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Survey: College grads hanging out shingles
For college graduation this year more young adults aren't looking for a job. They're looking to start their own business. That's the takeaway from a new CT Corporation survey which shows about 60% of the 500 grads surveyed are interested in starting their own business.
The problem is fewer than half (47%) believe starting a company is feasible; about two-thirds (67%) aren't totally confident in how to start a business.
"It's important for aspiring business owners to understand their legal and compliance obligations when starting a new business as those decisions can have dramatic impact on the short- and long-term viability of the company," said Jennifer Friedman, VP at CT. "At CT, we've worked with more than 300,000 small business owners to support their needs at every stage of their business' lifecycle, from incorporation to state-by-state expansion. We help entrepreneurs make critical decisions with confidence."
Other interesting takeaways include:
• 1 in 5 grads started a business while in college
• 45% say it's 'likely' they'll start their own business
• 1 in 5 say starting a business would give them more security than working for another firm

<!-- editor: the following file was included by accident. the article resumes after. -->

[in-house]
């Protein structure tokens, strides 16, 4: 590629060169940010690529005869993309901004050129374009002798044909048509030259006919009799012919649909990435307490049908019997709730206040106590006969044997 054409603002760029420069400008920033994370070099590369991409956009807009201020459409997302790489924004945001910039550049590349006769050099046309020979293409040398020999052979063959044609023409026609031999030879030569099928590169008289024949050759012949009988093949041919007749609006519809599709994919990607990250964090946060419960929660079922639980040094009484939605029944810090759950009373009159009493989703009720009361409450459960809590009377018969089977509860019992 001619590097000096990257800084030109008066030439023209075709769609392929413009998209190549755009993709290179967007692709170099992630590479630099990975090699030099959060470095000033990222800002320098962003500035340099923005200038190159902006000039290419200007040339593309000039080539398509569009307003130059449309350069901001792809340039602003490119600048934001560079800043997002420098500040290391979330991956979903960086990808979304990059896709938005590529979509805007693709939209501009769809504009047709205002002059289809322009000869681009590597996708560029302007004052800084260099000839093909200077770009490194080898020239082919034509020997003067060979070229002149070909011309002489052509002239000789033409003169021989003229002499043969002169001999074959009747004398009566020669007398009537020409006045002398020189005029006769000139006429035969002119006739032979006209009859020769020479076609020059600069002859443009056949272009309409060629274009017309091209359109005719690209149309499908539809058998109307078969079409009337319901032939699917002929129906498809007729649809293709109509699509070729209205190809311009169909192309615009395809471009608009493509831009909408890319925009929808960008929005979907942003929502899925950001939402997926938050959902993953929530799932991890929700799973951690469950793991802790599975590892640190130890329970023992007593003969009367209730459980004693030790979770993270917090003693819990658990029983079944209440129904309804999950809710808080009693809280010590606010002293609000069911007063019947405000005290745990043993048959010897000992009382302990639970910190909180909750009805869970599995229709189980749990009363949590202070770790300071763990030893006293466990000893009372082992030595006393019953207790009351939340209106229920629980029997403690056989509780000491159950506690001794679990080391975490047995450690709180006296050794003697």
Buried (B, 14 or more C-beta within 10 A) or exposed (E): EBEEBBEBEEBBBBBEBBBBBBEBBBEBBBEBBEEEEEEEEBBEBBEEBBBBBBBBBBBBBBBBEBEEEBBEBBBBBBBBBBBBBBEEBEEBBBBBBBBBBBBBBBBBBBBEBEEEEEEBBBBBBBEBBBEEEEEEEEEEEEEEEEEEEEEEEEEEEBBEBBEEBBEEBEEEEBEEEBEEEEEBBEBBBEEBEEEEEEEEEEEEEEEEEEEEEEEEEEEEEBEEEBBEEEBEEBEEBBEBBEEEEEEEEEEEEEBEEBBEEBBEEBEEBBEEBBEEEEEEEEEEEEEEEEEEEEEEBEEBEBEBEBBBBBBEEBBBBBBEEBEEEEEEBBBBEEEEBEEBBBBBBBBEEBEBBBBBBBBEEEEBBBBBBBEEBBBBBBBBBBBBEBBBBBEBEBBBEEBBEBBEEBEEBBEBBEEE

As for where these college grads might consider setting up shop, a new survey out from Thumbtack shows Texas, Utah and Idaho to be tops among current small business owners. Those states have been ranked as the 'most friendly to SMBs' in every survey from Thumbtack. Professional licensing requirements and ease of tax filing were high on the list of things states are doing 'right' for SMBs.
"Creating a business climate that is welcoming to small, dynamic businesses is more important than ever, but rarely does anyone ask small business owners themselves about what makes for a pro-entrepreneur environment," says Jon Lieber, chief economist of Thumbtack.com. "Thousands of small business owners across the country told us that the keys to a pro-growth environment are ease of compliance with tax and regulatory systems and helpful training programs."
Other interesting findings include:
• SMB owners ranked Rhode Island and California as 'most unfriendly' to SMBs
• Women were more likely than men to believe their state was SMB-friendly
• Kentucky went from a B- on the SMB-friendliness scale in 2013 to an A in 2014
Image via Shutterstock
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